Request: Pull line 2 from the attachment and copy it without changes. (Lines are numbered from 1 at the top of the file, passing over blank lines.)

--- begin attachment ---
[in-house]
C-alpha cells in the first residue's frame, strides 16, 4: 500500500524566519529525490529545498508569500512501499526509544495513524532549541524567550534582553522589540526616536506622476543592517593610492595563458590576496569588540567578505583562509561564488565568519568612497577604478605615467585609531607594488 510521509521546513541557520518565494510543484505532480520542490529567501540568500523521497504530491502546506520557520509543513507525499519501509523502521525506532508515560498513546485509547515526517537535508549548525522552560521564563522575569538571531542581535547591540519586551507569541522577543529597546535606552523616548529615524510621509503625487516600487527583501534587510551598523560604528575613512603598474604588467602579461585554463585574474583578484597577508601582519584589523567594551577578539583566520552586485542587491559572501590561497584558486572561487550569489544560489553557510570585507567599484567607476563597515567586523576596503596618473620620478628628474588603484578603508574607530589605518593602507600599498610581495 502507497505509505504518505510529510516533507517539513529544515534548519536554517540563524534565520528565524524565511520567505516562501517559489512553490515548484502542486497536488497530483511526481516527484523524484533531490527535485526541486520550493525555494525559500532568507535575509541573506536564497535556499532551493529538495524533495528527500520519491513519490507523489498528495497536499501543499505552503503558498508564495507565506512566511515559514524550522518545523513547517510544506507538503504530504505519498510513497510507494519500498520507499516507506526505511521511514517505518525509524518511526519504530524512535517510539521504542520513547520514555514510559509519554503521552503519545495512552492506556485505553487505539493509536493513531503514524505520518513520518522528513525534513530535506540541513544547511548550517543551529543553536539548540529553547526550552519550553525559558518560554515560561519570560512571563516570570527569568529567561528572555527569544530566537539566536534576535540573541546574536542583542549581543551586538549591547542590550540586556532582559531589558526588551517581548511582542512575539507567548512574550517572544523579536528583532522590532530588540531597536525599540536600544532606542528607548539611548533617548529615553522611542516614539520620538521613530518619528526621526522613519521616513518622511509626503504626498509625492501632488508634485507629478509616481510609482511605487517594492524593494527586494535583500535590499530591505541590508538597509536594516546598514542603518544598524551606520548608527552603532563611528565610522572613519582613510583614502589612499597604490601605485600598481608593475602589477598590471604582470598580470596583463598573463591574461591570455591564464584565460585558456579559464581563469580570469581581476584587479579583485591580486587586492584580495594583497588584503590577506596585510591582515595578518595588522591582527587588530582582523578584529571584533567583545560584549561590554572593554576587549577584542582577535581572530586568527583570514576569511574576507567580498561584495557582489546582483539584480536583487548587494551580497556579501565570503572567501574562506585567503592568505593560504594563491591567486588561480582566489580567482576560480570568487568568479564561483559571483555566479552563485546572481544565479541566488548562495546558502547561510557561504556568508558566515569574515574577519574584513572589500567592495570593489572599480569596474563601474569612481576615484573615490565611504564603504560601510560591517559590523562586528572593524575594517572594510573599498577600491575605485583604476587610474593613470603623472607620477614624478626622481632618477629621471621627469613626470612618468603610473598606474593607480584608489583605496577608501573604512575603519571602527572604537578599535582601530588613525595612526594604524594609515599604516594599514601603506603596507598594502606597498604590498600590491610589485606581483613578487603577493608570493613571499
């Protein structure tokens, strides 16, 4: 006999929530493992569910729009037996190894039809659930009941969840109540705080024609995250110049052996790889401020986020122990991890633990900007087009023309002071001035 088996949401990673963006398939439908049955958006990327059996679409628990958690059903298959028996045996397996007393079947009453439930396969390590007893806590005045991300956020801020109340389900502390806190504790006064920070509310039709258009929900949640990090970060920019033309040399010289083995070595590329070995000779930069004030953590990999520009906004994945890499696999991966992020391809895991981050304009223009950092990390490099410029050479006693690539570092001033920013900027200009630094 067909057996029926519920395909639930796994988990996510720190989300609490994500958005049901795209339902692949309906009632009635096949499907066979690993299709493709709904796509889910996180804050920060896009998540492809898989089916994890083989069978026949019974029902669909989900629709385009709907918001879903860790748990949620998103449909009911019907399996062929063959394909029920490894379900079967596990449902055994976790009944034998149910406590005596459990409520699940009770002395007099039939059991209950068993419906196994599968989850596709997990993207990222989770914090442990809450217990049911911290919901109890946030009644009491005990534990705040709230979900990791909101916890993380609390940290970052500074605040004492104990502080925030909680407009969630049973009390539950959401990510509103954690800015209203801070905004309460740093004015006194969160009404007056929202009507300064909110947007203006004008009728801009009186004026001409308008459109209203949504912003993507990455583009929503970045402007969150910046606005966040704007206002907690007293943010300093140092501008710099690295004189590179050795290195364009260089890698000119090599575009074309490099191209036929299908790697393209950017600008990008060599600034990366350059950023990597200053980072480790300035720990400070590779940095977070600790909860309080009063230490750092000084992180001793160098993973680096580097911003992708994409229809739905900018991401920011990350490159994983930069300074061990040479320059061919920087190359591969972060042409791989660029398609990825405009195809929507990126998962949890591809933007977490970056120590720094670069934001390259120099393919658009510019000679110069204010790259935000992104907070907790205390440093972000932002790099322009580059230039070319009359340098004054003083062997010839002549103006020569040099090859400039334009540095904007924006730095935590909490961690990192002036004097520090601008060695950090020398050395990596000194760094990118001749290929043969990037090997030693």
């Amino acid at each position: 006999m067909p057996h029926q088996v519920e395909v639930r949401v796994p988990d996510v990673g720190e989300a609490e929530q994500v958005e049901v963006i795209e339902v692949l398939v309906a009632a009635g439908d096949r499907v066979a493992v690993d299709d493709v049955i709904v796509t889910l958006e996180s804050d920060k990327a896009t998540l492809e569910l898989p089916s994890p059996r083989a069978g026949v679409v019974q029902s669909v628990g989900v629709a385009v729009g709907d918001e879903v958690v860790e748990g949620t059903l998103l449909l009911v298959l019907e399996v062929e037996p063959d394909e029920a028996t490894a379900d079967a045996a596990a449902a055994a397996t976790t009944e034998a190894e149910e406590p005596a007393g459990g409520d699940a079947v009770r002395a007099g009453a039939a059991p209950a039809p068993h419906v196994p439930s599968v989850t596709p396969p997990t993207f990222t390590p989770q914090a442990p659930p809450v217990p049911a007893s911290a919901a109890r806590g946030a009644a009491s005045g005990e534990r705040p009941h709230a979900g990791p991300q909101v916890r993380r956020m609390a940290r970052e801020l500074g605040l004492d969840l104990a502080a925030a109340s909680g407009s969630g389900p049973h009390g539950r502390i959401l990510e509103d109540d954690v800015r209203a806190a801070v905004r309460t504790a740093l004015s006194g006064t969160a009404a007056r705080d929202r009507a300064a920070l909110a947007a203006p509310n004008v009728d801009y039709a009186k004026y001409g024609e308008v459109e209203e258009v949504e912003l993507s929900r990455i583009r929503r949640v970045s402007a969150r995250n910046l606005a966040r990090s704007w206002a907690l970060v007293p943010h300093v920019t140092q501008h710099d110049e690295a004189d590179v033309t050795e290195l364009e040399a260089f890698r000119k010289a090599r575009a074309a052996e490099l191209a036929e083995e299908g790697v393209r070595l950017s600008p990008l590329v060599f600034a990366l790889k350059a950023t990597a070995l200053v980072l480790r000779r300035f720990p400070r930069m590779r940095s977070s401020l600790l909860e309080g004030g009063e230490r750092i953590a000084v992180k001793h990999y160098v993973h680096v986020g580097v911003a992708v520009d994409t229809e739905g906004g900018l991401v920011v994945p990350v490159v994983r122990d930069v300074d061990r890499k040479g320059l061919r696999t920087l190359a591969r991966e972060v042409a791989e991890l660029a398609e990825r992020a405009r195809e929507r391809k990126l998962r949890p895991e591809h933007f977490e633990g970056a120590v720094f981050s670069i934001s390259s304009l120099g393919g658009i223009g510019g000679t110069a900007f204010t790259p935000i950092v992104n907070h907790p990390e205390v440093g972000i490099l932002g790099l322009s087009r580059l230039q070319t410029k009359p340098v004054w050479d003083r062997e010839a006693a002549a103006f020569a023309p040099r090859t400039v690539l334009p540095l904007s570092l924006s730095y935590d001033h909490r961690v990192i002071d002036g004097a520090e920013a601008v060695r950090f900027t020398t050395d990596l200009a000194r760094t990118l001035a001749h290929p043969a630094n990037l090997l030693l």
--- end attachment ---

C-alpha cells in the first residue's frame, strides 16, 4: 500500500524566519529525490529545498508569500512501499526509544495513524532549541524567550534582553522589540526616536506622476543592517593610492595563458590576496569588540567578505583562509561564488565568519568612497577604478605615467585609531607594488 510521509521546513541557520518565494510543484505532480520542490529567501540568500523521497504530491502546506520557520509543513507525499519501509523502521525506532508515560498513546485509547515526517537535508549548525522552560521564563522575569538571531542581535547591540519586551507569541522577543529597546535606552523616548529615524510621509503625487516600487527583501534587510551598523560604528575613512603598474604588467602579461585554463585574474583578484597577508601582519584589523567594551577578539583566520552586485542587491559572501590561497584558486572561487550569489544560489553557510570585507567599484567607476563597515567586523576596503596618473620620478628628474588603484578603508574607530589605518593602507600599498610581495 502507497505509505504518505510529510516533507517539513529544515534548519536554517540563524534565520528565524524565511520567505516562501517559489512553490515548484502542486497536488497530483511526481516527484523524484533531490527535485526541486520550493525555494525559500532568507535575509541573506536564497535556499532551493529538495524533495528527500520519491513519490507523489498528495497536499501543499505552503503558498508564495507565506512566511515559514524550522518545523513547517510544506507538503504530504505519498510513497510507494519500498520507499516507506526505511521511514517505518525509524518511526519504530524512535517510539521504542520513547520514555514510559509519554503521552503519545495512552492506556485505553487505539493509536493513531503514524505520518513520518522528513525534513530535506540541513544547511548550517543551529543553536539548540529553547526550552519550553525559558518560554515560561519570560512571563516570570527569568529567561528572555527569544530566537539566536534576535540573541546574536542583542549581543551586538549591547542590550540586556532582559531589558526588551517581548511582542512575539507567548512574550517572544523579536528583532522590532530588540531597536525599540536600544532606542528607548539611548533617548529615553522611542516614539520620538521613530518619528526621526522613519521616513518622511509626503504626498509625492501632488508634485507629478509616481510609482511605487517594492524593494527586494535583500535590499530591505541590508538597509536594516546598514542603518544598524551606520548608527552603532563611528565610522572613519582613510583614502589612499597604490601605485600598481608593475602589477598590471604582470598580470596583463598573463591574461591570455591564464584565460585558456579559464581563469580570469581581476584587479579583485591580486587586492584580495594583497588584503590577506596585510591582515595578518595588522591582527587588530582582523578584529571584533567583545560584549561590554572593554576587549577584542582577535581572530586568527583570514576569511574576507567580498561584495557582489546582483539584480536583487548587494551580497556579501565570503572567501574562506585567503592568505593560504594563491591567486588561480582566489580567482576560480570568487568568479564561483559571483555566479552563485546572481544565479541566488548562495546558502547561510557561504556568508558566515569574515574577519574584513572589500567592495570593489572599480569596474563601474569612481576615484573615490565611504564603504560601510560591517559590523562586528572593524575594517572594510573599498577600491575605485583604476587610474593613470603623472607620477614624478626622481632618477629621471621627469613626470612618468603610473598606474593607480584608489583605496577608501573604512575603519571602527572604537578599535582601530588613525595612526594604524594609515599604516594599514601603506603596507598594502606597498604590498600590491610589485606581483613578487603577493608570493613571499